10" cardboard cake rounds
6" cardboard cake rounds
4” cardboard cake rounds (hard to find, you can cut larger ones down to size)
Dowels—I like to use boba tea straws
Cake turntable (optional but makes decorating easier)
2 lbs strawberries, washed, hulled, and coarsely chopped
Assemble the 10” tier first. Using a large serrated knife, cut each cake layer in half. Place one layer face-up on a cake cardboard.
Scoop some buttercream into a pastry bag fitted with a 1/2-inch round tip. Pipe a ring of buttercream all along the edge of the cake round to act as a barrier and make assembly neater. Scoop about 2/3 cup buttercream into the center, and spread it in an even layer until it covers the cake and reaches the buttercream ring. Scatter a generous handful of chopped strawberries on top, covering the surface evenly, but do not put strawberries on the outer ring of buttercream. Top the cake round with a second round, and repeat the process of piping a ring of buttercream, spreading the buttercream in the center, and add chopped strawberries.
Repeat with the remaining layers, until you have a 4-layer cake with 3 layers of buttercream. Spread buttercream along the sides and top of the cake in a very, very thin layer—this is just to hold the crumbs in. Refrigerate the layer while you assemble the 6” and 4” rounds in the same fashion. Refrigerate all the layers until they’re firm, at least 45 minutes.
Once firm, go back and add another layer of buttercream on the outside of the cakes, this time trying to get it even and smooth. The smoother the buttercream is, the smoother the fondant coating will be. I like to use a bench scraper to go around the sides and get them very straight and clean. To do this, hold the bench scraper in your dominant hand, straight against the sides of the cake. With your other hand turn the cake turntable so the scraper removes any excess frosting from the sides. Use an offset spatula to smooth the frosting on the top of the cake. Once all of the cakes are frosted, refrigerate them again until they’re very firm, at least 1 hour or more for the larger cakes.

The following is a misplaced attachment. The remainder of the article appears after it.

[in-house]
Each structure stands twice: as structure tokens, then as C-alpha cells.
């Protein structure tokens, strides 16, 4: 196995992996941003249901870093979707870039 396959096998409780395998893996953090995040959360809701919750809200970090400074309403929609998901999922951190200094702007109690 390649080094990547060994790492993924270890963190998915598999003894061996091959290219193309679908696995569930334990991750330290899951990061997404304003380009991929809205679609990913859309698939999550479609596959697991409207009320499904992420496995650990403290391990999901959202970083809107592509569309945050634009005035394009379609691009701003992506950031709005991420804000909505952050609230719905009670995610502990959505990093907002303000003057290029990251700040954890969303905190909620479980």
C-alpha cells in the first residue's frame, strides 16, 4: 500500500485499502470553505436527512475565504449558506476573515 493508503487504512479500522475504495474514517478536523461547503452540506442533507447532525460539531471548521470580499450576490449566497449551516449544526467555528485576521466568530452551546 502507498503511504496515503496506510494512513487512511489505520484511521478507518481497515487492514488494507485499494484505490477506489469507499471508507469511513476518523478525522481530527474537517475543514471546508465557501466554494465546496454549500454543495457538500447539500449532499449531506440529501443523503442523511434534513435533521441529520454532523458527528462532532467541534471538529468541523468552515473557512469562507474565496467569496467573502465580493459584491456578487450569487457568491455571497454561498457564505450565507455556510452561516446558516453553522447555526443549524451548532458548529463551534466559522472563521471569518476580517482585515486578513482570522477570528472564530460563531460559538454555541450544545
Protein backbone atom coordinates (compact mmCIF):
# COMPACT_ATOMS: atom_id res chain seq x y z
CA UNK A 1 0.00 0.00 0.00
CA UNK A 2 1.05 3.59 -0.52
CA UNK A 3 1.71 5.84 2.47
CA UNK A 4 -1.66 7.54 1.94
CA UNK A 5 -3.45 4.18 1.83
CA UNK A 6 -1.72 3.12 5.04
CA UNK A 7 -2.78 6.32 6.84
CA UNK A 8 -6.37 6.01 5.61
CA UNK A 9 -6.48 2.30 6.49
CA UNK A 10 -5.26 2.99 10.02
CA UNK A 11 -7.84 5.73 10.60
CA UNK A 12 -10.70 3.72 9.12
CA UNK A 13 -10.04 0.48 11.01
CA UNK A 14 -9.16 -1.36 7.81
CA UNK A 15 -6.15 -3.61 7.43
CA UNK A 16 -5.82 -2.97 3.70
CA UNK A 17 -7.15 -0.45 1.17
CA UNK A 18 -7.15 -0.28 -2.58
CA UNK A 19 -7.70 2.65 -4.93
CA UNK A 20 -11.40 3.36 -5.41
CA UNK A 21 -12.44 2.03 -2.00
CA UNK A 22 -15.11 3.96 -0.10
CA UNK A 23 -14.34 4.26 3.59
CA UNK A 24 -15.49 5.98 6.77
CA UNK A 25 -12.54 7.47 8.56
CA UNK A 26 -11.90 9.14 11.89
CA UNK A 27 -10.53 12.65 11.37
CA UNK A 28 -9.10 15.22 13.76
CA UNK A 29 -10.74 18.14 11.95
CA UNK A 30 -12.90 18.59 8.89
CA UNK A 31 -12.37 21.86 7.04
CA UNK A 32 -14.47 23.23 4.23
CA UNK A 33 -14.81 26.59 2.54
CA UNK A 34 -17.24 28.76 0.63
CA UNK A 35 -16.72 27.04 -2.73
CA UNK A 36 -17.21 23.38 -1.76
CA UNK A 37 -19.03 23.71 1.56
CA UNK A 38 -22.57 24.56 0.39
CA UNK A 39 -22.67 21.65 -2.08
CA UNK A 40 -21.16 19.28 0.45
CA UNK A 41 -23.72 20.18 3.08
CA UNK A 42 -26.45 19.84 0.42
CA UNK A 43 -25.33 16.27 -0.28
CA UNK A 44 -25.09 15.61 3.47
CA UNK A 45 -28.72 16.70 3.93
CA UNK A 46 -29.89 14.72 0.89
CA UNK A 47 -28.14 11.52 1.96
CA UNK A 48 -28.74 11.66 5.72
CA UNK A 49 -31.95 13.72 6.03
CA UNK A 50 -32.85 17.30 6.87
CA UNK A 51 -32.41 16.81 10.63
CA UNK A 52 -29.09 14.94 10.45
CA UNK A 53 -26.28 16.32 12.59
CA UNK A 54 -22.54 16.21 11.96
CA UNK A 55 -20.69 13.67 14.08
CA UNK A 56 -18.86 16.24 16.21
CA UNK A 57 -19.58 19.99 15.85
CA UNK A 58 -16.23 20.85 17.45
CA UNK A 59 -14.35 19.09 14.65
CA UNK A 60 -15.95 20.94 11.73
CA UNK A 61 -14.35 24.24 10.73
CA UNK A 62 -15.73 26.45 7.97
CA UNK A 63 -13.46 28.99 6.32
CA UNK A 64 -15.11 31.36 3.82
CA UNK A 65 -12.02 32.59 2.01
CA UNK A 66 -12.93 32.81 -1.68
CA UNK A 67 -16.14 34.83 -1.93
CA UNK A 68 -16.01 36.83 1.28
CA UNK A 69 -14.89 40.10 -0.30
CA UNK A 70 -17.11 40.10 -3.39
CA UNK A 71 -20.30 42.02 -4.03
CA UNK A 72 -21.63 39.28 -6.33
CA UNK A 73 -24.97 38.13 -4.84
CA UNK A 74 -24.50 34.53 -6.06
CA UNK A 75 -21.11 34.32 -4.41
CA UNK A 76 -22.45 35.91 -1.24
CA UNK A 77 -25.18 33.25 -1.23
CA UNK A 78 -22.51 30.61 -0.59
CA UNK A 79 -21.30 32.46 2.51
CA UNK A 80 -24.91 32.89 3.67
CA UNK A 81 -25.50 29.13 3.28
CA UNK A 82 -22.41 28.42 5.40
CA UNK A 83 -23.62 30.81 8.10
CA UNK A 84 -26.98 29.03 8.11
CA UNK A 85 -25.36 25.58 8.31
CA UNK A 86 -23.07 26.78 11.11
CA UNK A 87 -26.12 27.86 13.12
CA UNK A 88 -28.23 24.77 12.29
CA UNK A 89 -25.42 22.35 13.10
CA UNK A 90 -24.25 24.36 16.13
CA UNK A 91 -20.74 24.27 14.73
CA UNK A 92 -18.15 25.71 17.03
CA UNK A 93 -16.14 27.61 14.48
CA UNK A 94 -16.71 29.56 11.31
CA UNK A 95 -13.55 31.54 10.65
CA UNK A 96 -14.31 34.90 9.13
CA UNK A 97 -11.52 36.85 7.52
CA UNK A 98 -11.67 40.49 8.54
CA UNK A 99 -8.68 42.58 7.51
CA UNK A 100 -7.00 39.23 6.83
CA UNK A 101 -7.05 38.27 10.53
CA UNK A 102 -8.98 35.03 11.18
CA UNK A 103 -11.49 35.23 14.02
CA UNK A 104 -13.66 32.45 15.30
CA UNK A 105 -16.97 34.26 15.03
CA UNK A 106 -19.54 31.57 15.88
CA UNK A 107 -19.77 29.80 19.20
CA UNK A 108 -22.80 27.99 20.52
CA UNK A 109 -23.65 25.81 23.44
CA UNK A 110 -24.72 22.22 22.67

To cover the cakes with fondant, I used these approximate amounts:
10” cake: about 2 1/4 lbs fondant
6” cake: about 1 lb fondant
4” cake: about 12 oz fondant
Dust your work surface with powdered sugar, and roll out the fondant until it is a round a little less than 1/4-inch thick. Drape it over the cake and smooth it evenly against the top and sides—if you are unfamiliar with covering a cake with fondant, there are many excellent video tutorials to demonstrate this step. Trim the excess fondant from the bottom, and refrigerate the cakes until you’re ready to decorate and stack them.
Use excess fondant to make decorations of your choice. Glue them on with Tylose glue (preferred) or corn syrup.
To stack the rounds, insert a boba tea straw (or other type of dowel) into the center of the 10” cake. Hold scissors flush against the top of the cake, and cut off the top of the straw so that it is now even with the height of the cake. Add four more straws in a circle around the straw in the center, each about 2” from the center (so that they don’t extend past a 6” radius) and cut those straws so that their height is the same as the cake. These straws will be used to support the 6” cake. Smear a generous amount of buttercream in the center of the 10” cake, and put the 6” cake on top, so it’s secured by the buttercream and resting on the dowels. There should be no gap between the cakes.
Insert two straws, about an inch apart, in the center of the 6” cake, and cut off the tops. Smear some buttercream on the 6” cake to secure the 4” one, and place it on top. Finish your cake by piping buttercream or tying ribbon around the bottom of the cakes to make them look polished.